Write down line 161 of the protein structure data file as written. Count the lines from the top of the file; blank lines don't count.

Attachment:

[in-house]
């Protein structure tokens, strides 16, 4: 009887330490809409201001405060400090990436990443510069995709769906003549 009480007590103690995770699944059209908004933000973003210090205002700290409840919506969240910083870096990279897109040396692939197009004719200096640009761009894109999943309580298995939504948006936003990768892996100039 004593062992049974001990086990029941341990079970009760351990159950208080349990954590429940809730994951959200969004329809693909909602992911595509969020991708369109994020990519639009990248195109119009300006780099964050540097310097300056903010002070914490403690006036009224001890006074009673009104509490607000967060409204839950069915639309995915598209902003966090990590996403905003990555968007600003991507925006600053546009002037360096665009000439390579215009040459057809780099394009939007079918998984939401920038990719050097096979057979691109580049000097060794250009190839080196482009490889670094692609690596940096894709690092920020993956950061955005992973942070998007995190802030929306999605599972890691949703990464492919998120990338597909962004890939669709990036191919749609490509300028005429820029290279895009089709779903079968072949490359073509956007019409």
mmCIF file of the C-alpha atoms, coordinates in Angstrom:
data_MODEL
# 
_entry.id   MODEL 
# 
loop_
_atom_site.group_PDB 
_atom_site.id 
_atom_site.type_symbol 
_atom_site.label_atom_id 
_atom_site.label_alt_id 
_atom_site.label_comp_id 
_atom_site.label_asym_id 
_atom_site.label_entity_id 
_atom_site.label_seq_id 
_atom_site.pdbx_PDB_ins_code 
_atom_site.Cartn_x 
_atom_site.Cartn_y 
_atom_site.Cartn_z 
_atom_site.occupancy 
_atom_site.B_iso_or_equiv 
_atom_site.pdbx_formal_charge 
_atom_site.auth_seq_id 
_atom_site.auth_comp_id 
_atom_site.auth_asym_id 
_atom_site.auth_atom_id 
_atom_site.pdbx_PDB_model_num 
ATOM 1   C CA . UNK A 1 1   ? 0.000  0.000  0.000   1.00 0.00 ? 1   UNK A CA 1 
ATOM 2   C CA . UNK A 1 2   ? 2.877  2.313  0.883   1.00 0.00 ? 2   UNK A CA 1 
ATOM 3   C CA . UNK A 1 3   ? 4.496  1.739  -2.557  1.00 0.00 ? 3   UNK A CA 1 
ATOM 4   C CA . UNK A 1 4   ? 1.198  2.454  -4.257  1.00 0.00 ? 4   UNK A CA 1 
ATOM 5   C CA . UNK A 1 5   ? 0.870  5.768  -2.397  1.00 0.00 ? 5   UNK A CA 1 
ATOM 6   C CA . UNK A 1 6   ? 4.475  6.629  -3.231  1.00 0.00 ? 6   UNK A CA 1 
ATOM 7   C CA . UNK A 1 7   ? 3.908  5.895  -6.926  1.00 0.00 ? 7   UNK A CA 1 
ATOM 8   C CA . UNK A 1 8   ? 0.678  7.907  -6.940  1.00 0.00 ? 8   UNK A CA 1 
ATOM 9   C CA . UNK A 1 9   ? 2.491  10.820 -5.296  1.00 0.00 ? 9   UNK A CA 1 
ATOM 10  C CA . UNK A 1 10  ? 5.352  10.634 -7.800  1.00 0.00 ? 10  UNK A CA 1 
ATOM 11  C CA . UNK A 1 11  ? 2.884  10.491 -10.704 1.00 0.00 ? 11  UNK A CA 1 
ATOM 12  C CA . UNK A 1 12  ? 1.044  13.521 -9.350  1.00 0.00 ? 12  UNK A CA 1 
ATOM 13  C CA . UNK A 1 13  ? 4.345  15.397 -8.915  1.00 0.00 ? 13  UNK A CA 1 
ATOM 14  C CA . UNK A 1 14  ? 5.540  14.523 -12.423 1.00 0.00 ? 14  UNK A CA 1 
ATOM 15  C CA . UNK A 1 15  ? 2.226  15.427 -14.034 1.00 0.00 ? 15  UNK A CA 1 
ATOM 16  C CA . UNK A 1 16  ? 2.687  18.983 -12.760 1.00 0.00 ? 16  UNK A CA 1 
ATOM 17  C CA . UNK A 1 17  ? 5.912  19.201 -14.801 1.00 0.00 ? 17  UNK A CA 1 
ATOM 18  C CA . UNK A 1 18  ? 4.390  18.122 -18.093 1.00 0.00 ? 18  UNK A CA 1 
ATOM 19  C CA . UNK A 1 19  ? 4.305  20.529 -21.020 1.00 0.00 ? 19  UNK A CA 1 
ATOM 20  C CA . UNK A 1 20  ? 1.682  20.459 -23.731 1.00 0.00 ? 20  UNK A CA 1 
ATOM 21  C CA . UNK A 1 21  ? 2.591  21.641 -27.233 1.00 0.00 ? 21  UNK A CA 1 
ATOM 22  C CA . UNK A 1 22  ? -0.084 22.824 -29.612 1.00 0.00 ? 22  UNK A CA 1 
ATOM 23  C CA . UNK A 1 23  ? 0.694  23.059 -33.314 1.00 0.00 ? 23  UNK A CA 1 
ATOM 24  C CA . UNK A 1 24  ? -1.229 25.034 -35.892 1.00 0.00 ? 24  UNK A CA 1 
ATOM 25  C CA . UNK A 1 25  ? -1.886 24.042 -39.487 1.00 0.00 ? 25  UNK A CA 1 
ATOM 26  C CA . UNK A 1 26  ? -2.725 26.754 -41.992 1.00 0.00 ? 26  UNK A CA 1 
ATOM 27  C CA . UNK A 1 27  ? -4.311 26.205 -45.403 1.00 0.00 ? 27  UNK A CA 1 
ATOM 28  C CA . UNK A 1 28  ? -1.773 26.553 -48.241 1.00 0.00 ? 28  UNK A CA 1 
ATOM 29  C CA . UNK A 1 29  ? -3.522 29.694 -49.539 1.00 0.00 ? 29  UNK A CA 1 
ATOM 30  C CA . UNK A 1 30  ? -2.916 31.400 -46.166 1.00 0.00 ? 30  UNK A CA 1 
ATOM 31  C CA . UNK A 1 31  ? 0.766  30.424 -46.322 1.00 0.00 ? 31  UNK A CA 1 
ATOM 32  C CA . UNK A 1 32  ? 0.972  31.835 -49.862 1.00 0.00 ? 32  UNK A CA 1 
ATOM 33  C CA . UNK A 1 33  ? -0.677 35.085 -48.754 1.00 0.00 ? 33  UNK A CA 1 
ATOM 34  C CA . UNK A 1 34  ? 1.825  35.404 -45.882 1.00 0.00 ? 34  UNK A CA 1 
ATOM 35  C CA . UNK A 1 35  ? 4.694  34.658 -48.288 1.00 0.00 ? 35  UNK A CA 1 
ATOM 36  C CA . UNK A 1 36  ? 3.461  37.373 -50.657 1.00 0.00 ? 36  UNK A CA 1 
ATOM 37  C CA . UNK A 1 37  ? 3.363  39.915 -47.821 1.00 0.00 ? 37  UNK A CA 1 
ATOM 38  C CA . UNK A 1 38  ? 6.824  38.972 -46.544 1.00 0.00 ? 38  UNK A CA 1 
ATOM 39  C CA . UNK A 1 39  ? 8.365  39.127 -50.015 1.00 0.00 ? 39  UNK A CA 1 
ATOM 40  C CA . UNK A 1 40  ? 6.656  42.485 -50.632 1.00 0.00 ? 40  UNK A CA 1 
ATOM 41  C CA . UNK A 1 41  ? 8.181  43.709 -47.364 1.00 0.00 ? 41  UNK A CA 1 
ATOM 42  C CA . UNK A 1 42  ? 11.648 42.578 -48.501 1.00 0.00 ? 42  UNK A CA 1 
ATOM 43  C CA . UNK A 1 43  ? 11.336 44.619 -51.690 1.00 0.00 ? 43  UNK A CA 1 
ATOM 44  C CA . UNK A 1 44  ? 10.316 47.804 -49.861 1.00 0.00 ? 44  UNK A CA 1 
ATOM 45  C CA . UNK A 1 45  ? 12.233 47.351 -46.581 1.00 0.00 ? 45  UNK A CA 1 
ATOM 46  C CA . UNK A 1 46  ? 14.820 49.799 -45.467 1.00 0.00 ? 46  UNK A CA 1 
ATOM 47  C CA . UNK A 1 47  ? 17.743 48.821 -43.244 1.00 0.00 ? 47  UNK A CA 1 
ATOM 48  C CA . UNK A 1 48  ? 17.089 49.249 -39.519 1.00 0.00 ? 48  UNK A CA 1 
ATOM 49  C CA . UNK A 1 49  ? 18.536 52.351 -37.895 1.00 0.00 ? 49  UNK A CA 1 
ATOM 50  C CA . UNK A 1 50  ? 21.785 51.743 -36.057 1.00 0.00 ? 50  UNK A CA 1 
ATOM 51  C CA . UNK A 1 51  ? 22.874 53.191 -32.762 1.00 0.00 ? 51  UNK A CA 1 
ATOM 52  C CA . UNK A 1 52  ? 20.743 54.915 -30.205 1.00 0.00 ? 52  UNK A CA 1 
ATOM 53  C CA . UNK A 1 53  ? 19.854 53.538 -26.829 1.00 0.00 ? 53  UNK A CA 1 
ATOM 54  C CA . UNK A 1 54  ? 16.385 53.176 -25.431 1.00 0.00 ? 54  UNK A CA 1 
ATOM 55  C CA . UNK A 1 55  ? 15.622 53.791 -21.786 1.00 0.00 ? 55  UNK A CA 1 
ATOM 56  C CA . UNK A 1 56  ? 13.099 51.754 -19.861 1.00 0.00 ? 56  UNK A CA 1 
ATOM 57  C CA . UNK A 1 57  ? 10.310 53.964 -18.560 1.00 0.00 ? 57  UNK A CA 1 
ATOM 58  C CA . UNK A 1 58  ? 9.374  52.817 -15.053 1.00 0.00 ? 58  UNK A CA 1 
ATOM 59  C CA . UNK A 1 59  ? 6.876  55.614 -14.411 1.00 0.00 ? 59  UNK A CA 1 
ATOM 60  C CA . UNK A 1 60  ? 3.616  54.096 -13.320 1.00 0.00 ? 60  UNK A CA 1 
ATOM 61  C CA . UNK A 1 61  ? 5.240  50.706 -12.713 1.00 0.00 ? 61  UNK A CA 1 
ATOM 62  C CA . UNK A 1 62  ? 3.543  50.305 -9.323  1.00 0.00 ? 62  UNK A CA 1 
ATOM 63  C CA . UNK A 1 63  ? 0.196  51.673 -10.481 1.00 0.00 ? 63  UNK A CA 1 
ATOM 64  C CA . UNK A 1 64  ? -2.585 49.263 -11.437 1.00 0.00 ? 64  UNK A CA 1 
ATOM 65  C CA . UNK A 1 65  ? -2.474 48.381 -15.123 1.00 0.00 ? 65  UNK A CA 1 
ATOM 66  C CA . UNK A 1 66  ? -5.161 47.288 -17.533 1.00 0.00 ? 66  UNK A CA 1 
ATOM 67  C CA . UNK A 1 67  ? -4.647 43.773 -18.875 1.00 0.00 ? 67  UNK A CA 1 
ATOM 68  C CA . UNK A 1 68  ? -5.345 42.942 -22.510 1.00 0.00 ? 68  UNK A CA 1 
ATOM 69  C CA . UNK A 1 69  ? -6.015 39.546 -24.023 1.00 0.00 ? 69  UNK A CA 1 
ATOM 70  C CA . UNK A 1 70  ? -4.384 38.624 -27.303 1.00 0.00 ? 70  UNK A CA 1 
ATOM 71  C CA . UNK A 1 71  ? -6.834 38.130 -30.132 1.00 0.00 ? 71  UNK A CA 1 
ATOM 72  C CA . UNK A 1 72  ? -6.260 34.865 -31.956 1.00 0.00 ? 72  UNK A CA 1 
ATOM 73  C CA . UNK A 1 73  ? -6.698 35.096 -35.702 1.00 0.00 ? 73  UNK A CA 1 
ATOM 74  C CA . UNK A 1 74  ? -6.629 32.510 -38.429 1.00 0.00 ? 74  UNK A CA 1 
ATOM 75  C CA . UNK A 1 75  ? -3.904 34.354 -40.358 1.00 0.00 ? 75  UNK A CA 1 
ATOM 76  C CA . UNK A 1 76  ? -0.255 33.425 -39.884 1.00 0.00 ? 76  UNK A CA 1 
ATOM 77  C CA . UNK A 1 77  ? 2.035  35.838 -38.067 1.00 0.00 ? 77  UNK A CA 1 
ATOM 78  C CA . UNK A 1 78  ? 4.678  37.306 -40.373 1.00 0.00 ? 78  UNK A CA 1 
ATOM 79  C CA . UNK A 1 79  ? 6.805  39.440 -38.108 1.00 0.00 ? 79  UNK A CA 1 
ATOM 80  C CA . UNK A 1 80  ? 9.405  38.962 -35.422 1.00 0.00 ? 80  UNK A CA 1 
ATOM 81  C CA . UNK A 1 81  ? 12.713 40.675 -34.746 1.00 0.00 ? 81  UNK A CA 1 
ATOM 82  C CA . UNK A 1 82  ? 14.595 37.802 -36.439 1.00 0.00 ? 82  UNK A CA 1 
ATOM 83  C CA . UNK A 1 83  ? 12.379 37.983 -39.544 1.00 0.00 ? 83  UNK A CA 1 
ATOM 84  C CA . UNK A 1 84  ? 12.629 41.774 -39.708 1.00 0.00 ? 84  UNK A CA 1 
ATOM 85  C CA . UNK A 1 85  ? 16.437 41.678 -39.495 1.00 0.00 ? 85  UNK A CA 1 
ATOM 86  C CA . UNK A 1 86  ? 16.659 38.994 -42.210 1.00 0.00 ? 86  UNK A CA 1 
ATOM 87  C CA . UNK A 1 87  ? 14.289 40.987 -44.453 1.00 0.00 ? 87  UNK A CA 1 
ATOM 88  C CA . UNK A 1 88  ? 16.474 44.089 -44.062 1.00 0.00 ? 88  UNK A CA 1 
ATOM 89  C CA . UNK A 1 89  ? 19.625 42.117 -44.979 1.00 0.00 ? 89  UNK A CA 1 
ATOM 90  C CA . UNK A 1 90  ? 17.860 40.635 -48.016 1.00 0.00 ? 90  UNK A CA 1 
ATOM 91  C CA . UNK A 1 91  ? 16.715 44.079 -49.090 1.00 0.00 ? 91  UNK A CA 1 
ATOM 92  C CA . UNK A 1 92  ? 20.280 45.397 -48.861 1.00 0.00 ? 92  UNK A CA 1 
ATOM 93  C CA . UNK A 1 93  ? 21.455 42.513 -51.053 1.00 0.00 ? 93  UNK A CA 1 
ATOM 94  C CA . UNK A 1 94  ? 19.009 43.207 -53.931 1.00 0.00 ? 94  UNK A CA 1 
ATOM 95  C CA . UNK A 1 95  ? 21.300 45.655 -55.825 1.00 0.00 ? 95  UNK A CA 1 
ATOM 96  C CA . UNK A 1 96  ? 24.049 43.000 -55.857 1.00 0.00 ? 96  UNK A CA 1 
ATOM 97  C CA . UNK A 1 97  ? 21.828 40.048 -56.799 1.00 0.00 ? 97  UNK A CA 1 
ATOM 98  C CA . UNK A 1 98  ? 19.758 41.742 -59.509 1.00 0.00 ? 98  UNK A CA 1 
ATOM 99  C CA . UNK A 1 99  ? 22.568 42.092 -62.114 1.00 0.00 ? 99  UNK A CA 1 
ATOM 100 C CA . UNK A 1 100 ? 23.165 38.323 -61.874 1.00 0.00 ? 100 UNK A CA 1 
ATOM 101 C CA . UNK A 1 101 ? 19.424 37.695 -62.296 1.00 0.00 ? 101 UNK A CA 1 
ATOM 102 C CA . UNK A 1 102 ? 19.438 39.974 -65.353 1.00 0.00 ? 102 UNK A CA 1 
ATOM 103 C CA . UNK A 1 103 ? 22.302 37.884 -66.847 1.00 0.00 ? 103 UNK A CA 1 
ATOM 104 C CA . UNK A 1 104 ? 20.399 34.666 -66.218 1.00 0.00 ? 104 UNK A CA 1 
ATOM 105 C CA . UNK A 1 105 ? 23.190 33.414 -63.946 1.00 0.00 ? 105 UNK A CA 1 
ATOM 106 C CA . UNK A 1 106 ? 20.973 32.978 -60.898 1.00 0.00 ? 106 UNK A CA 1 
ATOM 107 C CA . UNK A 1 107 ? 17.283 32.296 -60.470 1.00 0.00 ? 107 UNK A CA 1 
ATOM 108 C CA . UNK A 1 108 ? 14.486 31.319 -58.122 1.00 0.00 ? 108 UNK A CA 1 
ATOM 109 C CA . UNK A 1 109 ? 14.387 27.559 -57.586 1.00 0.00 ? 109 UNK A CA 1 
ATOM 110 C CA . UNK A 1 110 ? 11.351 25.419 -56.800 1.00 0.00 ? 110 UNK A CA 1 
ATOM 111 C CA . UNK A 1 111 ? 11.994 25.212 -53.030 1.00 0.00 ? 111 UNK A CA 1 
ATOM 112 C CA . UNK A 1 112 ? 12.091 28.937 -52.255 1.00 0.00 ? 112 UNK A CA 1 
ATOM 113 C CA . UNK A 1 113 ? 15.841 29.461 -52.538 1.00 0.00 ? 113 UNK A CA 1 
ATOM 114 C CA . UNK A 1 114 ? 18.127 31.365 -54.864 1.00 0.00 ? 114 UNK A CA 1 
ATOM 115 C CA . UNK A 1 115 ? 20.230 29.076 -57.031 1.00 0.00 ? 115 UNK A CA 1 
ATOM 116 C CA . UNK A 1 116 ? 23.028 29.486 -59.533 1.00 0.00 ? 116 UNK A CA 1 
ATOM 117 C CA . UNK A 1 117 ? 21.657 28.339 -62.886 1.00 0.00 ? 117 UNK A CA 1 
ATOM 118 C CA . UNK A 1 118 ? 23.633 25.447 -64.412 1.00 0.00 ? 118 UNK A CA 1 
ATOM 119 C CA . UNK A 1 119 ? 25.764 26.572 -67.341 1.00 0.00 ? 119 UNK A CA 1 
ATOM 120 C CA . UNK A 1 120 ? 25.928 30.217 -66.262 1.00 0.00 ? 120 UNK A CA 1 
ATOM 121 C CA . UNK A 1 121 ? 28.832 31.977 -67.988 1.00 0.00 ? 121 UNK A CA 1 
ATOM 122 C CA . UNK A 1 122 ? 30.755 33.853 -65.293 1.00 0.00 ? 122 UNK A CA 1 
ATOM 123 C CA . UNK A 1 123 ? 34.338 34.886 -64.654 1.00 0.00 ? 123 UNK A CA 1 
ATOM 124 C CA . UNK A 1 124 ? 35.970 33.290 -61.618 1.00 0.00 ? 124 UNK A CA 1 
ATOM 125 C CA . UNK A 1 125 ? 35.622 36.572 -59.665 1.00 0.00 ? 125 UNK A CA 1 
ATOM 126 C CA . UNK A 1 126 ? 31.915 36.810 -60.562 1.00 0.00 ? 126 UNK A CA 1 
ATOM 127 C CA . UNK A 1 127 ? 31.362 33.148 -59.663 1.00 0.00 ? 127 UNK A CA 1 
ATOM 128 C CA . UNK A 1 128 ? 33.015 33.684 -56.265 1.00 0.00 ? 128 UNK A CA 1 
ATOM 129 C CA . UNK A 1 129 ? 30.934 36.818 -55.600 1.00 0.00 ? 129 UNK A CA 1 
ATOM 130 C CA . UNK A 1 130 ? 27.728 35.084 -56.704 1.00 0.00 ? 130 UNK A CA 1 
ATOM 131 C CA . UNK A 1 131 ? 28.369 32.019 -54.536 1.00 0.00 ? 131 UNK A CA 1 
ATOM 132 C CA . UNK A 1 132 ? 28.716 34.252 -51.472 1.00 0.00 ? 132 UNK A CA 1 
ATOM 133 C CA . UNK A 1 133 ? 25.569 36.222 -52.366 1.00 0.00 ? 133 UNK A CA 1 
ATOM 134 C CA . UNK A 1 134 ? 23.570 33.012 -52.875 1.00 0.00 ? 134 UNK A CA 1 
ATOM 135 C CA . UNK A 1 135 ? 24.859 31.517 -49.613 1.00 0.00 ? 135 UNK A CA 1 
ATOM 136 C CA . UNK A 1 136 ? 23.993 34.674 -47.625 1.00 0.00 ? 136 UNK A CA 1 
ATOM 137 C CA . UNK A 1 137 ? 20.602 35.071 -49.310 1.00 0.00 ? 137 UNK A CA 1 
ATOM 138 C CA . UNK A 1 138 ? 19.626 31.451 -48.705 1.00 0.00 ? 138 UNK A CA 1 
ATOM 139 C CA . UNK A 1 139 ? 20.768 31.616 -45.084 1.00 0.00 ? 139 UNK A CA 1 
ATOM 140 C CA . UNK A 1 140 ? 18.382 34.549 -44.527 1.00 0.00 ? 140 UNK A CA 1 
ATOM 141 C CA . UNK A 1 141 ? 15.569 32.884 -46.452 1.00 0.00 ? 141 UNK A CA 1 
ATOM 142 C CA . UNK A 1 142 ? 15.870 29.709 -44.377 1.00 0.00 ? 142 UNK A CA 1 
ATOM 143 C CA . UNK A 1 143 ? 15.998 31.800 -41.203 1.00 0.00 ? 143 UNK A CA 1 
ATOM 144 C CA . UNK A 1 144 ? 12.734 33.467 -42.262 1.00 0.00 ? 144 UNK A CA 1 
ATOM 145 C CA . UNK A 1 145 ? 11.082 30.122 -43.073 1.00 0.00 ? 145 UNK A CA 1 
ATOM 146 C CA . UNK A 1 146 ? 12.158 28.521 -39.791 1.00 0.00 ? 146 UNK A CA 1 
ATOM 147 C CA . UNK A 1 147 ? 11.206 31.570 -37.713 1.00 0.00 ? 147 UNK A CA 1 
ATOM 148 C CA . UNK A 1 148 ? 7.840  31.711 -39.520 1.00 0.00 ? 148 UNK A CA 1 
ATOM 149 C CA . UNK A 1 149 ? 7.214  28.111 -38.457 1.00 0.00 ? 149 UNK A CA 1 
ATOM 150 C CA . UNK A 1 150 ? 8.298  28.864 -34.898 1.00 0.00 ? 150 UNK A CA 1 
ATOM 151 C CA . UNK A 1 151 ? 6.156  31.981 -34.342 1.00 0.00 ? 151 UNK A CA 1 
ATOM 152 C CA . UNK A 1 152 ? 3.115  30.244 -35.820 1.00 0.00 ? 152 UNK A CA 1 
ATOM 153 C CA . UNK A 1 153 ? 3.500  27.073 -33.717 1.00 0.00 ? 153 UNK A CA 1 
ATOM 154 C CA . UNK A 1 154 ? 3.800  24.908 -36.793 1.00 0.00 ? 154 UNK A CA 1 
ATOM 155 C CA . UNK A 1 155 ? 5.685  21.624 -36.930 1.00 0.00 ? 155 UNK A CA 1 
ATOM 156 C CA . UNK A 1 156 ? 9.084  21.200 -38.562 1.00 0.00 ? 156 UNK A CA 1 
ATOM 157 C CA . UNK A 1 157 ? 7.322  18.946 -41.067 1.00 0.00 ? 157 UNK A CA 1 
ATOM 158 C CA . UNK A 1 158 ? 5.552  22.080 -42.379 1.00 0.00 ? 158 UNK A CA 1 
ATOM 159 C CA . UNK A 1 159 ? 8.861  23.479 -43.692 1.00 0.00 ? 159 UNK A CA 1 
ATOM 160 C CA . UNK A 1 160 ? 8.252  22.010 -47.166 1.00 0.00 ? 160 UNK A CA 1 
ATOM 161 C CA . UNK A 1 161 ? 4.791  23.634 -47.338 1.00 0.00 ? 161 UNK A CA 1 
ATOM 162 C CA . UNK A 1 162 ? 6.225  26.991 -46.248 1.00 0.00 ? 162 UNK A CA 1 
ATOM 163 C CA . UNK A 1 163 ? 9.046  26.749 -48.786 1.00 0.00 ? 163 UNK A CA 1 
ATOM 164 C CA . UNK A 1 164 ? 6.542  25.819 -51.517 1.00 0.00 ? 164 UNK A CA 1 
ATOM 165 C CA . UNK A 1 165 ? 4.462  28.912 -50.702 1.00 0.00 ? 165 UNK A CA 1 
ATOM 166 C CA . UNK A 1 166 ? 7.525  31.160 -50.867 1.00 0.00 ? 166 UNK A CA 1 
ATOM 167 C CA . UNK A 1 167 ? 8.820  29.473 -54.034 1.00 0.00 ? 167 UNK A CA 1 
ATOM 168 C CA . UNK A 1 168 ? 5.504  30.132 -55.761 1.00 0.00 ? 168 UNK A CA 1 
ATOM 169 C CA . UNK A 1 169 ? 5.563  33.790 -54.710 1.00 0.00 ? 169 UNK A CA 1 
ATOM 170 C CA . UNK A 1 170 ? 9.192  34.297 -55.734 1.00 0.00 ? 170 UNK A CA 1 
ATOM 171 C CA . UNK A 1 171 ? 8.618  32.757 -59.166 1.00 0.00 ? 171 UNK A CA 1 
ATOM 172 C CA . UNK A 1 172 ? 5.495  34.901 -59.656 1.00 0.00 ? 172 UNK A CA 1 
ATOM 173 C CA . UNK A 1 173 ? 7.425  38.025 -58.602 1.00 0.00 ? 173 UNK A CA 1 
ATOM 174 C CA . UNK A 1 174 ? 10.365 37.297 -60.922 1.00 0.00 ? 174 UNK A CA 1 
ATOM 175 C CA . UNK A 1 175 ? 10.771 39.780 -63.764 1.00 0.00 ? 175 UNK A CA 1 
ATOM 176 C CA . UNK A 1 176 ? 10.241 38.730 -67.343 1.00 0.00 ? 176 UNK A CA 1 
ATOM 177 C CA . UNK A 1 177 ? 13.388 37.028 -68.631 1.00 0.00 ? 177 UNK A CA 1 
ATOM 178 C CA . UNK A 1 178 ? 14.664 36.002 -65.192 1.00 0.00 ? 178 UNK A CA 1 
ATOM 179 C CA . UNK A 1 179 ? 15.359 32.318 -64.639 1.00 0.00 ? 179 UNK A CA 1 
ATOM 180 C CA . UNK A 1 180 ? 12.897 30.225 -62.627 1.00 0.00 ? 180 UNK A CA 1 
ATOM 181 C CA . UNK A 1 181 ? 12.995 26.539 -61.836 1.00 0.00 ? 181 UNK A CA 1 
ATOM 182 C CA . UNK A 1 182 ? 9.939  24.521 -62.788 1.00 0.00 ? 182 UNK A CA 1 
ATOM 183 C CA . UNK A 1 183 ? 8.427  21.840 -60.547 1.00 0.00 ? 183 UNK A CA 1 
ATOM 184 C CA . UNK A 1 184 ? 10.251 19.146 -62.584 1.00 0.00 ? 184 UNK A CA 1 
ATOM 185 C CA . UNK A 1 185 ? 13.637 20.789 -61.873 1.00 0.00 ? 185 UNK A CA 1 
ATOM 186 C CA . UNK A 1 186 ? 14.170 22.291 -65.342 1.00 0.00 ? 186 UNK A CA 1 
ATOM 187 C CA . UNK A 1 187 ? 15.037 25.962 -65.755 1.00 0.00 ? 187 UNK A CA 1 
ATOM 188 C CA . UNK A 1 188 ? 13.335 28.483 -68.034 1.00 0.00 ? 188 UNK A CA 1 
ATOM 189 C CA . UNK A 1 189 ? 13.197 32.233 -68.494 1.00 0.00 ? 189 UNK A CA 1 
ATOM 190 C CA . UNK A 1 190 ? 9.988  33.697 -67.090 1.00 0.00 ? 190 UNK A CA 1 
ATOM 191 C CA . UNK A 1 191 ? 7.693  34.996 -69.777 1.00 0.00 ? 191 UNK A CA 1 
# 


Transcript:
ATOM 132 C CA . UNK A 1 132 ? 28.716 34.252 -51.472 1.00 0.00 ? 132 UNK A CA 1 